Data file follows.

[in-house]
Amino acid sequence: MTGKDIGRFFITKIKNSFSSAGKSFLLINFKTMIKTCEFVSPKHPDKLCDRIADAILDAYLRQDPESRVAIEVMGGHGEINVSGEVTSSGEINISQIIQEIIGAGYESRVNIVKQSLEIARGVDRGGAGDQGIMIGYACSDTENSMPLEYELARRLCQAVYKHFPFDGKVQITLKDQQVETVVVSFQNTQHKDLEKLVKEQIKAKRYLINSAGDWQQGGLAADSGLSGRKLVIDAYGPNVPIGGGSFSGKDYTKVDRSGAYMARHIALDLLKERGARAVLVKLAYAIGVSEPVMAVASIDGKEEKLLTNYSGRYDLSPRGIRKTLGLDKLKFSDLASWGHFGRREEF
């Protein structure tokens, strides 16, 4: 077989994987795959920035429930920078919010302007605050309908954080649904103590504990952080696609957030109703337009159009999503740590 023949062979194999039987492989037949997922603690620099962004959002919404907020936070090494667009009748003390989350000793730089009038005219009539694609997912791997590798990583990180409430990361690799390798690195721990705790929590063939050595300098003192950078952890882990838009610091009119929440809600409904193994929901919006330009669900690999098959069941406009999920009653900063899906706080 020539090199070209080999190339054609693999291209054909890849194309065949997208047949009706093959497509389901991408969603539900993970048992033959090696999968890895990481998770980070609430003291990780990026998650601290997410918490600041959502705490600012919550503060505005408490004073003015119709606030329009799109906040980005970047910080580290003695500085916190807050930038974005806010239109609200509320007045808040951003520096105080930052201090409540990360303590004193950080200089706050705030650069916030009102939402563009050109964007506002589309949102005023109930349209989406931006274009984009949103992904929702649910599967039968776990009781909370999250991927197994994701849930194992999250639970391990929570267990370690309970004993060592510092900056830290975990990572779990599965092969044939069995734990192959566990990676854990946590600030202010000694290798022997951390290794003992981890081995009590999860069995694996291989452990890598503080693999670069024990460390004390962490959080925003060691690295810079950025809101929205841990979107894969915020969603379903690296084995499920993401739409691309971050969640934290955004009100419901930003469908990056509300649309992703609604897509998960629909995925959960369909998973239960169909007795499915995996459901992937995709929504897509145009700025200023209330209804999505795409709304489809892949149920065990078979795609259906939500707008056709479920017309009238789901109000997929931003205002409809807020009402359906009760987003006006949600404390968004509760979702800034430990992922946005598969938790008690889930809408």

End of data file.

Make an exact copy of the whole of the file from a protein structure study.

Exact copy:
[in-house]
Amino acid sequence: MTGKDIGRFFITKIKNSFSSAGKSFLLINFKTMIKTCEFVSPKHPDKLCDRIADAILDAYLRQDPESRVAIEVMGGHGEINVSGEVTSSGEINISQIIQEIIGAGYESRVNIVKQSLEIARGVDRGGAGDQGIMIGYACSDTENSMPLEYELARRLCQAVYKHFPFDGKVQITLKDQQVETVVVSFQNTQHKDLEKLVKEQIKAKRYLINSAGDWQQGGLAADSGLSGRKLVIDAYGPNVPIGGGSFSGKDYTKVDRSGAYMARHIALDLLKERGARAVLVKLAYAIGVSEPVMAVASIDGKEEKLLTNYSGRYDLSPRGIRKTLGLDKLKFSDLASWGHFGRREEF
């Protein structure tokens, strides 16, 4: 077989994987795959920035429930920078919010302007605050309908954080649904103590504990952080696609957030109703337009159009999503740590 023949062979194999039987492989037949997922603690620099962004959002919404907020936070090494667009009748003390989350000793730089009038005219009539694609997912791997590798990583990180409430990361690799390798690195721990705790929590063939050595300098003192950078952890882990838009610091009119929440809600409904193994929901919006330009669900690999098959069941406009999920009653900063899906706080 020539090199070209080999190339054609693999291209054909890849194309065949997208047949009706093959497509389901991408969603539900993970048992033959090696999968890895990481998770980070609430003291990780990026998650601290997410918490600041959502705490600012919550503060505005408490004073003015119709606030329009799109906040980005970047910080580290003695500085916190807050930038974005806010239109609200509320007045808040951003520096105080930052201090409540990360303590004193950080200089706050705030650069916030009102939402563009050109964007506002589309949102005023109930349209989406931006274009984009949103992904929702649910599967039968776990009781909370999250991927197994994701849930194992999250639970391990929570267990370690309970004993060592510092900056830290975990990572779990599965092969044939069995734990192959566990990676854990946590600030202010000694290798022997951390290794003992981890081995009590999860069995694996291989452990890598503080693999670069024990460390004390962490959080925003060691690295810079950025809101929205841990979107894969915020969603379903690296084995499920993401739409691309971050969640934290955004009100419901930003469908990056509300649309992703609604897509998960629909995925959960369909998973239960169909007795499915995996459901992937995709929504897509145009700025200023209330209804999505795409709304489809892949149920065990078979795609259906939500707008056709479920017309009238789901109000997929931003205002409809807020009402359906009760987003006006949600404390968004509760979702800034430990992922946005598969938790008690889930809408």